• About the walking an extra mile and the turning the other cheek - one theory is that these were actually a form of passive rebellion against the Romans. By Roman law, legionnaires were allowed to compel anyone to carry their gear for one mile, and one mile only. Any more is harshly punished. As for turning the other cheek, a show of contempt is to backhand someone with your dominant hand. By turning the other cheek, you invite them to strike you with the palm, which is the more compassionate or intimate side of the hand (go on, try to cup someone's face with your hand). To put it in context, a good number of the Jewish community at that time believed that the Messiah would lead them to a new golden age for Israel, in the sense that they would regain dominance of not only their homeland, but possibly the world. This of course was not the case.
        • Passive rebellion is just another form of rebellion. It has not pleased Christ to go to the trouble of coming down here only to give advice on a clever form of rules lawyering.
      • It is to be noted that there is difference on whether this refers strictly to individuals as opposed to community actions. Most denominations accept that lawful magistrates are temporary deputies of God and therefore can enforce law and defend the state and it's citizens. Some denominations however do preach absolute pacifism.
        • While were at that, personal self-defense, and especially defense of someone else is often distinguished from revenge. The second is God's business, the first is getting out of a tight spot. Which again does not exclude denominations that preach no violence whatsoever.
    • The use of the word "fundamentalism" with or without a capital "F," to mean "people who are intolerant about religious matters," "people willing to use violence in support of their beliefs," or "religious people whom I don't like." In reality, the word fundamentalism has a variety of legitimate meanings. Capital-F Fundamentalism generally refers to a movement in Protestantism in the early 20th century that advocated a focus on the "five fundamentals of Christianity." (More info here Used in the lower case, it can refer to a number of factions within various religions (Catholicism, Islam, Mormonism, etc.) who believe that their interpretation of religion is more in keeping with the fundamentals than others'. The only justification for the current popular usage of the word is that it's been a pejorative for so long that "person I can't convince" has become a meaning of the word, which is sad but not without basis in reality.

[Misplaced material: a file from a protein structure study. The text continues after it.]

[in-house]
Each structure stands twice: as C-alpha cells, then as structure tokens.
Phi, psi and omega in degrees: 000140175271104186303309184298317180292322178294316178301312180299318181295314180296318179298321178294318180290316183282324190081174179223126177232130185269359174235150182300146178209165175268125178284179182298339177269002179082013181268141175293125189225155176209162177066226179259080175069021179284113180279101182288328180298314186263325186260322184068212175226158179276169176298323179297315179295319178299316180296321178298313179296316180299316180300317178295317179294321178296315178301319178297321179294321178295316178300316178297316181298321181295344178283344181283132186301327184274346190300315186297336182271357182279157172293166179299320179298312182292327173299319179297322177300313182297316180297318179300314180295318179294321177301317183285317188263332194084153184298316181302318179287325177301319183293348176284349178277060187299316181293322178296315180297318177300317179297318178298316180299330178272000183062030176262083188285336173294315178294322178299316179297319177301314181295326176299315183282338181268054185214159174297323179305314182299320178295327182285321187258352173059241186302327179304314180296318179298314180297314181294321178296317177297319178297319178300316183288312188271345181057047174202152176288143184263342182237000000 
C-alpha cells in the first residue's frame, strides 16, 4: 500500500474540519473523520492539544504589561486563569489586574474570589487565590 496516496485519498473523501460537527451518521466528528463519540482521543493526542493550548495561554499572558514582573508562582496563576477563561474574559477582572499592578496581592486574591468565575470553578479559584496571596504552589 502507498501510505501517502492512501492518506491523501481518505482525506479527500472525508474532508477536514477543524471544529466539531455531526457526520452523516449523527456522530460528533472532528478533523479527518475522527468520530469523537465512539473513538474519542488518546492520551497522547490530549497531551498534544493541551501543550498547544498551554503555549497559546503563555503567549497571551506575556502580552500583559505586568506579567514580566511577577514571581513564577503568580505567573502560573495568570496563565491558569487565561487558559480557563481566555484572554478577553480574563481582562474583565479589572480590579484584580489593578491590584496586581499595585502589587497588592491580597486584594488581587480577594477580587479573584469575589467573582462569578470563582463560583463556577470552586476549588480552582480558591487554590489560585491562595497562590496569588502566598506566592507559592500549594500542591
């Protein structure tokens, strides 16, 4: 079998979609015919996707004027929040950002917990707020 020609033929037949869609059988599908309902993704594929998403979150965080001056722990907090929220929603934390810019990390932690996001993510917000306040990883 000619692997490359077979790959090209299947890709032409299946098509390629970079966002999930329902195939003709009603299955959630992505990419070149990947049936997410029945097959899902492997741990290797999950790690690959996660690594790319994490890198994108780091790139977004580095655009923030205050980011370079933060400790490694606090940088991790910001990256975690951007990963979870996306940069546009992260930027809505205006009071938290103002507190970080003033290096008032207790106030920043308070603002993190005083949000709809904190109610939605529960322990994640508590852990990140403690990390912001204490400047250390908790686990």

• That's basic linguistic evolution. There are numerous cases in which movement names have become descriptors that don't relate well to the ideals of the original movement. The Epicureans were not 'epicurean' in the modern sense of the word, nor would Karl Marx want anything to do with many people labelled 'Marxists' (nor, for that matter, does a Bolivian Army Ending have to involve the Bolivian army, or a Xanatos Gambit involve David Xanatos). Further, while in popular usage the term is vague, various academics (e.g. Bruce B. Lawrence, George Marsden) have defined it clearer and more consistent terms.
      • Also, the last book of the Bible is called Revelation, not Revelations.
    • Claiming that God declared the human body sinful during the Fall of Man (after Adam and Eve were kicked out of Eden). Actually, after being tempted by Satan to eat the Forbidden Fruit, Adam and Eve's (spiritual) eyes had opened, and they began to see everything as shameful, including their own bodies (they were unaware of their nudity until now). So, they attempted to cover them up by making "aprons" out of fig leaves (some versions of the Bible imply that only their genitals were covered with a single leaf) and hiding from God in the trees, but He calls them out on this. God did give them better clothing then the "aprons" after kicking them out, mainly because He had cursed the Earth with things like thorns as punishment, so their bodies would occasionally need protection from the harsh world outside; never did He say that they must be covered up at all times. Plus, He still loved and cared for them even though they sinned. See here.